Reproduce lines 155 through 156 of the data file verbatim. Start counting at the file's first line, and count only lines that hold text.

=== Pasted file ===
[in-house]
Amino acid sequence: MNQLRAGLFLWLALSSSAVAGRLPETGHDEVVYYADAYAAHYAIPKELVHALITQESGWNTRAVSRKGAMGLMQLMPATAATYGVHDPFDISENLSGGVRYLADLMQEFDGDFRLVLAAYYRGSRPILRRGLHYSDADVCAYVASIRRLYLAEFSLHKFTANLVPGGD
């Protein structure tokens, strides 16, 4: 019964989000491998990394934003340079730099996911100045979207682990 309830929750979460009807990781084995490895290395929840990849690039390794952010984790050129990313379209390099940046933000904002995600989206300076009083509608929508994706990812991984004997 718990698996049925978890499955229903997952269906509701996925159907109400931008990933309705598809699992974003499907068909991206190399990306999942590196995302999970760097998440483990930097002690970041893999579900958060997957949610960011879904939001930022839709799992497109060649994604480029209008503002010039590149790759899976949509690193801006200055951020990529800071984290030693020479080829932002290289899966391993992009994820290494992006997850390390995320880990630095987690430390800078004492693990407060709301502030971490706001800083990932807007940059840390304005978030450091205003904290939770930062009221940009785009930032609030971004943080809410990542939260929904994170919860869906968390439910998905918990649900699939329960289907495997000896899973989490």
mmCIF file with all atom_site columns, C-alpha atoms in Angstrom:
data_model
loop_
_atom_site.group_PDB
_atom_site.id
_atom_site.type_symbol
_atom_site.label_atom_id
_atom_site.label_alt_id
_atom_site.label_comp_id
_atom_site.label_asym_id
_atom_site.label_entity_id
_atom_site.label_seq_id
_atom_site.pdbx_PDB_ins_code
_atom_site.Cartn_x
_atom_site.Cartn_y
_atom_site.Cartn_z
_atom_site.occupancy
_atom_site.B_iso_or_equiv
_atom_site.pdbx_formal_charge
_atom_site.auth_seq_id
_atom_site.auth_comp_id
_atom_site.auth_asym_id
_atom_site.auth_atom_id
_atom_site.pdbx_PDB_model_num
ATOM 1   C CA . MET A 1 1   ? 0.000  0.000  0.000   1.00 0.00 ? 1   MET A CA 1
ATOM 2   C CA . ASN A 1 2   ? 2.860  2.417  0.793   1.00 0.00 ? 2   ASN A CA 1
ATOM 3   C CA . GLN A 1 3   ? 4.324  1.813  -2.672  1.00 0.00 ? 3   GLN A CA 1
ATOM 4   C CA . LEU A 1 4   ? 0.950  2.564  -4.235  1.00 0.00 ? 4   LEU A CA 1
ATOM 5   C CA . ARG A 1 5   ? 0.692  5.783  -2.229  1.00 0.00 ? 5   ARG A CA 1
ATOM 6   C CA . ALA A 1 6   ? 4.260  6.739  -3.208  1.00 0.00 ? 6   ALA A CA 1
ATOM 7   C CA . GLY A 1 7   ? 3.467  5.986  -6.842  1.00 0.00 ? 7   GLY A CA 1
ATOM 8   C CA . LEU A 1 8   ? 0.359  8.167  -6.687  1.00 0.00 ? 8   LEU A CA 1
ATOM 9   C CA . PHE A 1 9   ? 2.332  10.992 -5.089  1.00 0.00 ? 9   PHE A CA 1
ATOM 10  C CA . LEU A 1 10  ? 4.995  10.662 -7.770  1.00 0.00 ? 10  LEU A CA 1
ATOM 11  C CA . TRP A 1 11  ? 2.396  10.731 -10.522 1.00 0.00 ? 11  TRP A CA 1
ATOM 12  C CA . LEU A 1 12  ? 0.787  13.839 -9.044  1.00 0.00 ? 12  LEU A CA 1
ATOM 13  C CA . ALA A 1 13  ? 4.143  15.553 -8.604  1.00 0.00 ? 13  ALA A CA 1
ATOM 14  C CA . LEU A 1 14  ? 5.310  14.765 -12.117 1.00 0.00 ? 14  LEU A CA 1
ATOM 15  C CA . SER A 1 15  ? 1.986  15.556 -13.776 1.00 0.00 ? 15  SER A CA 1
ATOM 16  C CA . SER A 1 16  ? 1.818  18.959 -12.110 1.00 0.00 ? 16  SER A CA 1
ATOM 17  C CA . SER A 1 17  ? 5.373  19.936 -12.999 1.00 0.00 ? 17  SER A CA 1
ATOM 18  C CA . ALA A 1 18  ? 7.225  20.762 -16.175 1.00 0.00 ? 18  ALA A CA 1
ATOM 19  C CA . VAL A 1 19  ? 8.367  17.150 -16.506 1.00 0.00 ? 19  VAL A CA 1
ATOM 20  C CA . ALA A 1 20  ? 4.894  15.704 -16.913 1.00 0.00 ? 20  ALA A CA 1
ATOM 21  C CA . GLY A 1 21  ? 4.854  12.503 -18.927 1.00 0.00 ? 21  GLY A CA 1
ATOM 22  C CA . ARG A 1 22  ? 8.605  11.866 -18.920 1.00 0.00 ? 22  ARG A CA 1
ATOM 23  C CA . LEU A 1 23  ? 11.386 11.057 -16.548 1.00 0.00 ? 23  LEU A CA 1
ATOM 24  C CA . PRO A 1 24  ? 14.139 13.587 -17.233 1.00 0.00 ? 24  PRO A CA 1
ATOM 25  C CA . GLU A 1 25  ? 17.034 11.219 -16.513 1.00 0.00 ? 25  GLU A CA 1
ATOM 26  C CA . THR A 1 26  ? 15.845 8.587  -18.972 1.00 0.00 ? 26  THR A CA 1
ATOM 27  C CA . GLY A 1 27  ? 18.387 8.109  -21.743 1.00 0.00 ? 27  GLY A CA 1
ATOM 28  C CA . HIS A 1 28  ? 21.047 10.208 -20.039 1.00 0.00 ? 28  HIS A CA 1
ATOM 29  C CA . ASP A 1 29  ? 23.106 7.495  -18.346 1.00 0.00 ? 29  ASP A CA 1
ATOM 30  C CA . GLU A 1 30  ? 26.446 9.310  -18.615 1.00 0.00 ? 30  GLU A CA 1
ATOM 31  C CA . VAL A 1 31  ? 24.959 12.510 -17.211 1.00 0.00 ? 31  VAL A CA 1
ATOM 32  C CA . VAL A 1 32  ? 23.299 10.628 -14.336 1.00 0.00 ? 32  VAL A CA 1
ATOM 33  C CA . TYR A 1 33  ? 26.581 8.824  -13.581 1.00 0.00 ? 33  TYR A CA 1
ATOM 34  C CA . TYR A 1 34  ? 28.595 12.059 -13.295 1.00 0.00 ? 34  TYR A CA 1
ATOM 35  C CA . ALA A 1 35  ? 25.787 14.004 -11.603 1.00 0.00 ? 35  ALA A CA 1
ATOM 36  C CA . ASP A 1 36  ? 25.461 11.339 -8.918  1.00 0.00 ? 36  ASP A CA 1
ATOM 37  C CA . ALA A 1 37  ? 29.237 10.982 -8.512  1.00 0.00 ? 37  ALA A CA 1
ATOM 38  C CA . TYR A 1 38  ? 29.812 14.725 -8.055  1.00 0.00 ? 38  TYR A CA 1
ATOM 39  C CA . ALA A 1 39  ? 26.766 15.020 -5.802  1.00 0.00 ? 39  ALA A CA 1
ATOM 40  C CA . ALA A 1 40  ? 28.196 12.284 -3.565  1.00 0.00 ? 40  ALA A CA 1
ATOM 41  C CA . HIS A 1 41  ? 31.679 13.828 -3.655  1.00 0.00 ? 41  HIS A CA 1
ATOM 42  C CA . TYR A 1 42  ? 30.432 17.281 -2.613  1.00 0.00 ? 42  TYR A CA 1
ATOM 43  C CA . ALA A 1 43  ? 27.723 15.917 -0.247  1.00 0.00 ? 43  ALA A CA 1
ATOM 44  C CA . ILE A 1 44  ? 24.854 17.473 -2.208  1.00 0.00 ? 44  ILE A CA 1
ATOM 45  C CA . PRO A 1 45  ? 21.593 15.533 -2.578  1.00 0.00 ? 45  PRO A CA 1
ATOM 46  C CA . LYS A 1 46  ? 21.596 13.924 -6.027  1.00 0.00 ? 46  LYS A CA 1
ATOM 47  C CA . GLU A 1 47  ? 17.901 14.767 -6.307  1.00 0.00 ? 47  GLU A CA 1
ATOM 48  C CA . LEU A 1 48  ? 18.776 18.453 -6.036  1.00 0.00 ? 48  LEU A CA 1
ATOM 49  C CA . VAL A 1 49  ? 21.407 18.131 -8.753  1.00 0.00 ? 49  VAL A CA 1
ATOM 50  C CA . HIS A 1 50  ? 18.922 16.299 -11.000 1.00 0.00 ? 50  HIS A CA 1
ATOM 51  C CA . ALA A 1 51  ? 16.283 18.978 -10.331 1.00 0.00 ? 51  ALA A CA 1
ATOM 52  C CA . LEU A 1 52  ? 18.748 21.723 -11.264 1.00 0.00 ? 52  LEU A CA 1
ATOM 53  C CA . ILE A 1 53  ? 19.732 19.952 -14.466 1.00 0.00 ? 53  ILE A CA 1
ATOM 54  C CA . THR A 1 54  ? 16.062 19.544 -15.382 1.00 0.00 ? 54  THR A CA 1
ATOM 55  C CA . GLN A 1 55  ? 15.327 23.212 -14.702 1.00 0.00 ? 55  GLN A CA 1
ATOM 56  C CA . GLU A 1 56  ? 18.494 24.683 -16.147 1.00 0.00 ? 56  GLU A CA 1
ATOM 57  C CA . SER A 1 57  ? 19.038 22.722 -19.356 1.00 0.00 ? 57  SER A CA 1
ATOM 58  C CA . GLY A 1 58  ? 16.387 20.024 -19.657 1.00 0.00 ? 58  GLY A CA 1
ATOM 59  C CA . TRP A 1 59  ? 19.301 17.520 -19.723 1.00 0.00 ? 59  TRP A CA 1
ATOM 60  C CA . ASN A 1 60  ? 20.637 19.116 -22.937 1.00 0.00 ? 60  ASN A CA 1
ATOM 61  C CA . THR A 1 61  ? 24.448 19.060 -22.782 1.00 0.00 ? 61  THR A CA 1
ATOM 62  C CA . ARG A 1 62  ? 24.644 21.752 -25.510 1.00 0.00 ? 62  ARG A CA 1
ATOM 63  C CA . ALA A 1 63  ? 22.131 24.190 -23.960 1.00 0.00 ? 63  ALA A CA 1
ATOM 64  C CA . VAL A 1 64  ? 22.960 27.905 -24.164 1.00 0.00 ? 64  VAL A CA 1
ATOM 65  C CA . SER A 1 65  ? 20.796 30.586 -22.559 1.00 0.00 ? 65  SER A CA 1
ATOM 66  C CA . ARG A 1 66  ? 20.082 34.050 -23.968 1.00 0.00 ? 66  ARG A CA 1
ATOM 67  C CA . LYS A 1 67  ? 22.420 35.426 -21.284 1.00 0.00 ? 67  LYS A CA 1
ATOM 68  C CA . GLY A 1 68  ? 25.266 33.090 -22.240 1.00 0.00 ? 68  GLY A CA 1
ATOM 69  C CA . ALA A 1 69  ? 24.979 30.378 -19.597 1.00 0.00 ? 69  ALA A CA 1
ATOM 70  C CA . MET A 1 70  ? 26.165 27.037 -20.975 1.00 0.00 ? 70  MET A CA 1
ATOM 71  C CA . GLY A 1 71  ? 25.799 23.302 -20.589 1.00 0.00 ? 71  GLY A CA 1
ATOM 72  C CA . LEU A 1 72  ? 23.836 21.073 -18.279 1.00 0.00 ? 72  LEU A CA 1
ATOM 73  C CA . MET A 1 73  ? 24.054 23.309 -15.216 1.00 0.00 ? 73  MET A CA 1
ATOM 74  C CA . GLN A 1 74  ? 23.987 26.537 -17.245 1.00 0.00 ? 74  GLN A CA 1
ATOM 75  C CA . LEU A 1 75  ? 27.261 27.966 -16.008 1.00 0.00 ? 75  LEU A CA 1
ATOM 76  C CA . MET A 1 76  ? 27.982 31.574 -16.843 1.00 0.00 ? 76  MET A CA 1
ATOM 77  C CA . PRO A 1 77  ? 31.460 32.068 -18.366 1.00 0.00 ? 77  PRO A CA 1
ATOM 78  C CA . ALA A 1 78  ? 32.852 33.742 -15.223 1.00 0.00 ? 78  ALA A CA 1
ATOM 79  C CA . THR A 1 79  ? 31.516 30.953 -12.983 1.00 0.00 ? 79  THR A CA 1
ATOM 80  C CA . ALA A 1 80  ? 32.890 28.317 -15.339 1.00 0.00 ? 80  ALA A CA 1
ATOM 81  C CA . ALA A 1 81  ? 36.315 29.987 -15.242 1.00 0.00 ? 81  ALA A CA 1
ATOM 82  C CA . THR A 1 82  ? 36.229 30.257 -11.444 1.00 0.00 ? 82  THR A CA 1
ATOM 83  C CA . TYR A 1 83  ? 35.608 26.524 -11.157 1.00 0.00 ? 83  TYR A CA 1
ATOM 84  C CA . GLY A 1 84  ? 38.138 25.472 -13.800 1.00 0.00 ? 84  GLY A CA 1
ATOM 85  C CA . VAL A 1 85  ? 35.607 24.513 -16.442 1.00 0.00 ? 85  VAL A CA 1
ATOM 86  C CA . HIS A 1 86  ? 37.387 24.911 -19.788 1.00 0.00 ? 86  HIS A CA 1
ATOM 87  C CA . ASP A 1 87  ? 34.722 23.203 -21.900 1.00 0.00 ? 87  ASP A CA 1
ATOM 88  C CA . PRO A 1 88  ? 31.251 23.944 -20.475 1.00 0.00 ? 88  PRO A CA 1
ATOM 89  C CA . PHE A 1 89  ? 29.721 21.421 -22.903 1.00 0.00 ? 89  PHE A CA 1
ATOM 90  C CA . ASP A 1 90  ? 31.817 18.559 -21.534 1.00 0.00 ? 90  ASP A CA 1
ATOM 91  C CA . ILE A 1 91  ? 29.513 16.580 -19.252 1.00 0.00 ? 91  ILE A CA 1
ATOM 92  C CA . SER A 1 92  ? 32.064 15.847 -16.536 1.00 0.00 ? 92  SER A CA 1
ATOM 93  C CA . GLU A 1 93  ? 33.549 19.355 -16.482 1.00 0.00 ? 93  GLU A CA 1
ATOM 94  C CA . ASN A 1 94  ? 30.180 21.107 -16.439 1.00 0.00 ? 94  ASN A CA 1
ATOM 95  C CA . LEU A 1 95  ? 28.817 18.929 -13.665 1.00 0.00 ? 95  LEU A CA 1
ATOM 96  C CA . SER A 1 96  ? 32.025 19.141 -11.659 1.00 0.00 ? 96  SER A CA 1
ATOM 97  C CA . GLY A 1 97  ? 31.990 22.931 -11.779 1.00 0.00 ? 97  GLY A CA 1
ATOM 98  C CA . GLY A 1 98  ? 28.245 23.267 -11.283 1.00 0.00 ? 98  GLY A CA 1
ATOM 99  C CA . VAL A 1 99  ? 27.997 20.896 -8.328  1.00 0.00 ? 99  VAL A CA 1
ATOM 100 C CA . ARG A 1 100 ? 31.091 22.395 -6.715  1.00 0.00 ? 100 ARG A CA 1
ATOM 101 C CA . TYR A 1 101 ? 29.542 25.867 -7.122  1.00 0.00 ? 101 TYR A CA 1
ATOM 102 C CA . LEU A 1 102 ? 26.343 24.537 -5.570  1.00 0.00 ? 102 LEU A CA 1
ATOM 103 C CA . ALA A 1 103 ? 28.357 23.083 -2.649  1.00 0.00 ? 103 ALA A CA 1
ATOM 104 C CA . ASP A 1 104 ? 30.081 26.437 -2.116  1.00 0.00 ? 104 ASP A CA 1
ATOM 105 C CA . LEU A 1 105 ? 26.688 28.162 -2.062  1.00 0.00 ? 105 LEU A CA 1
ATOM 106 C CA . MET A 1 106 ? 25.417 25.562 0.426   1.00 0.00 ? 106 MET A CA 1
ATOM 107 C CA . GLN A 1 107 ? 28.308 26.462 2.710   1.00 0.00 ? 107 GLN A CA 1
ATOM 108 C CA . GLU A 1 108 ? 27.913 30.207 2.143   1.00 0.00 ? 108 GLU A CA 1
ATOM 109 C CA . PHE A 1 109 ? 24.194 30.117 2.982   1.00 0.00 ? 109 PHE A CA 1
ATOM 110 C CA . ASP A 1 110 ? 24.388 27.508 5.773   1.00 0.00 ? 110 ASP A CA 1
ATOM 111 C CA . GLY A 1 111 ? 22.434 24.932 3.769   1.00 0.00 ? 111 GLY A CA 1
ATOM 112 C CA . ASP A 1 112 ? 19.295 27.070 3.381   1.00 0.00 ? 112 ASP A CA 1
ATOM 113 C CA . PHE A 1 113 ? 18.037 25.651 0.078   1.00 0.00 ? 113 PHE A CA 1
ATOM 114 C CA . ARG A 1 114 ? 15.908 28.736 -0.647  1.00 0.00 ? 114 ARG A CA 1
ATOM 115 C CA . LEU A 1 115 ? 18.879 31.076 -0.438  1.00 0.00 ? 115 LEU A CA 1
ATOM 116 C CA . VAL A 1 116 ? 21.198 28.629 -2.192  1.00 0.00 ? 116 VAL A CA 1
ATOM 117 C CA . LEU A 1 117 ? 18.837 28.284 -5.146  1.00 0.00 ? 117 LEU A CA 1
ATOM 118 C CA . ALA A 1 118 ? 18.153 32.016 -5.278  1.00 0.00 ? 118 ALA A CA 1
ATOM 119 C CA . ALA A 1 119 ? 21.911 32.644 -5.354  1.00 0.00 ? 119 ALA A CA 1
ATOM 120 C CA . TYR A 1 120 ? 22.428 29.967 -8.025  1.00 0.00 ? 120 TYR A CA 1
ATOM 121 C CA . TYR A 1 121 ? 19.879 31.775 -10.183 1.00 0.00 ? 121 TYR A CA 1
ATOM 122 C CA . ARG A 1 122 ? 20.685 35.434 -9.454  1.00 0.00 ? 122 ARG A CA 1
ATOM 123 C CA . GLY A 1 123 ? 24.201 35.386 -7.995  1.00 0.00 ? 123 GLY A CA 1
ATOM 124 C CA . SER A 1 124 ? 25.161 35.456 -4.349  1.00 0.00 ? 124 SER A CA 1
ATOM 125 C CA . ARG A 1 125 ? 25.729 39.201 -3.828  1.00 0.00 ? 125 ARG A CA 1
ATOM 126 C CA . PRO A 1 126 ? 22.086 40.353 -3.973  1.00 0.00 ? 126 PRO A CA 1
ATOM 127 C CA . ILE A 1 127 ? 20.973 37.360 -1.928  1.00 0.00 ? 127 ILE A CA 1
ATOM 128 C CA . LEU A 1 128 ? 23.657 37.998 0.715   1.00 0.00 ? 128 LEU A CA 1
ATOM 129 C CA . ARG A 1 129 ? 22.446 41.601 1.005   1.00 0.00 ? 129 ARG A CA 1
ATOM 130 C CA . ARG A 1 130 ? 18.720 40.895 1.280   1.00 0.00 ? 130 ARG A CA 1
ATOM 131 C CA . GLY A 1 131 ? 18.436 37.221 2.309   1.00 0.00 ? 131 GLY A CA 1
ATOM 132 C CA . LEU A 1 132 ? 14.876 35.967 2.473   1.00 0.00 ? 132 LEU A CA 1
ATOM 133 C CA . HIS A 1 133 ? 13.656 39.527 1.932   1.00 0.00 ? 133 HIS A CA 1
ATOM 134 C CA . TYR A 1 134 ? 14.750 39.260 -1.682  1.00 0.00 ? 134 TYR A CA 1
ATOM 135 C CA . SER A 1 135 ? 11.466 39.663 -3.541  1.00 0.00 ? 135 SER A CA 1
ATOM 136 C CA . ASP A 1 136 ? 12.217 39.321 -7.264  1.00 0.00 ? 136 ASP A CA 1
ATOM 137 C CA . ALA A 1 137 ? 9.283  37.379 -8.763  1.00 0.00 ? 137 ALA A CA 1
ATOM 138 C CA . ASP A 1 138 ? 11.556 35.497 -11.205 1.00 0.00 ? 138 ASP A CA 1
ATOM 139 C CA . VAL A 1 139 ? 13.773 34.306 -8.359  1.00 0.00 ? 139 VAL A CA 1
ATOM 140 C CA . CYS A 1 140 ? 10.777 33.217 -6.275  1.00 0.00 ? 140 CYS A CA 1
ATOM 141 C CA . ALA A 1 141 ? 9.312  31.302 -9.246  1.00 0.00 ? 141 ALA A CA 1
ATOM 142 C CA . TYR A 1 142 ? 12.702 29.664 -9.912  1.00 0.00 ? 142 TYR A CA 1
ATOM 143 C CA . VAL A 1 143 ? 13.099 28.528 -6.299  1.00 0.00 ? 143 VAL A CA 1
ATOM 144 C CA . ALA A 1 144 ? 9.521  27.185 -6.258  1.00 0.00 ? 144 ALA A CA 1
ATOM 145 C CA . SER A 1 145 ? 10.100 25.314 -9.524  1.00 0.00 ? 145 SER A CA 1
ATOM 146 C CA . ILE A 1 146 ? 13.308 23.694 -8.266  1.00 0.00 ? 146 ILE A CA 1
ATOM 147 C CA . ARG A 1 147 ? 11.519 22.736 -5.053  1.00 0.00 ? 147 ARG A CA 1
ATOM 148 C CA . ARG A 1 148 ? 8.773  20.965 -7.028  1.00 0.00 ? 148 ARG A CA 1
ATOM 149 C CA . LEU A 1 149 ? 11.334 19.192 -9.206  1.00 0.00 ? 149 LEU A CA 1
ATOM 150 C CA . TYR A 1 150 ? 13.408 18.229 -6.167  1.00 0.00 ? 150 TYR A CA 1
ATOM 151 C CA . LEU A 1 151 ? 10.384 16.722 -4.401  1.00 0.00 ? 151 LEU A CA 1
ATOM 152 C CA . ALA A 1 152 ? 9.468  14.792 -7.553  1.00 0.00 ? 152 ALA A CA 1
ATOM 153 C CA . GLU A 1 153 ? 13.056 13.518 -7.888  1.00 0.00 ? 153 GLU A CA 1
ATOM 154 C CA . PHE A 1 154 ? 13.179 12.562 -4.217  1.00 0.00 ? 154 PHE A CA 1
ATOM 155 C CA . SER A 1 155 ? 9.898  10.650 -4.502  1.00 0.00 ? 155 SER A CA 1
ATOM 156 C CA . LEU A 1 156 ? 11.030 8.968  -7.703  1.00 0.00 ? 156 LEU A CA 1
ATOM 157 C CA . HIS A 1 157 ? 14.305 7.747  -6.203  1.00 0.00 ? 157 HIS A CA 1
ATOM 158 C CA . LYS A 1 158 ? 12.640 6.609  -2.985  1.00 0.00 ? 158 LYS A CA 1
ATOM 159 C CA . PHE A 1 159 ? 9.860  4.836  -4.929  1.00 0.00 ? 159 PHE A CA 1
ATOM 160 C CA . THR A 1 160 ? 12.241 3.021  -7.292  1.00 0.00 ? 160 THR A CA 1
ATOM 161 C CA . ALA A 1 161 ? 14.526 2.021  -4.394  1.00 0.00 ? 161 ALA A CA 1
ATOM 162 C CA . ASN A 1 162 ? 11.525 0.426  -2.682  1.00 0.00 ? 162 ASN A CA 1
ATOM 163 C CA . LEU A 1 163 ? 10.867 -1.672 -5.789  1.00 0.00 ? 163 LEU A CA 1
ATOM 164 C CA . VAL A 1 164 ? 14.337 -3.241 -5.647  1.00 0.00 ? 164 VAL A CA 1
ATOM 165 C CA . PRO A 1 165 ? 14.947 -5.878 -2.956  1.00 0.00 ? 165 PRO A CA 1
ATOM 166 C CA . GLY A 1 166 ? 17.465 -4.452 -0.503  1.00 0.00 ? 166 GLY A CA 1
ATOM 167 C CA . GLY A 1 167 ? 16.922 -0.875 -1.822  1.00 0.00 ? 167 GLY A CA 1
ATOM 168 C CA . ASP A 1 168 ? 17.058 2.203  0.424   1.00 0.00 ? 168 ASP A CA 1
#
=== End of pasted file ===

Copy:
ATOM 128 C CA . LEU A 1 128 ? 23.657 37.998 0.715   1.00 0.00 ? 128 LEU A CA 1
ATOM 129 C CA . ARG A 1 129 ? 22.446 41.601 1.005   1.00 0.00 ? 129 ARG A CA 1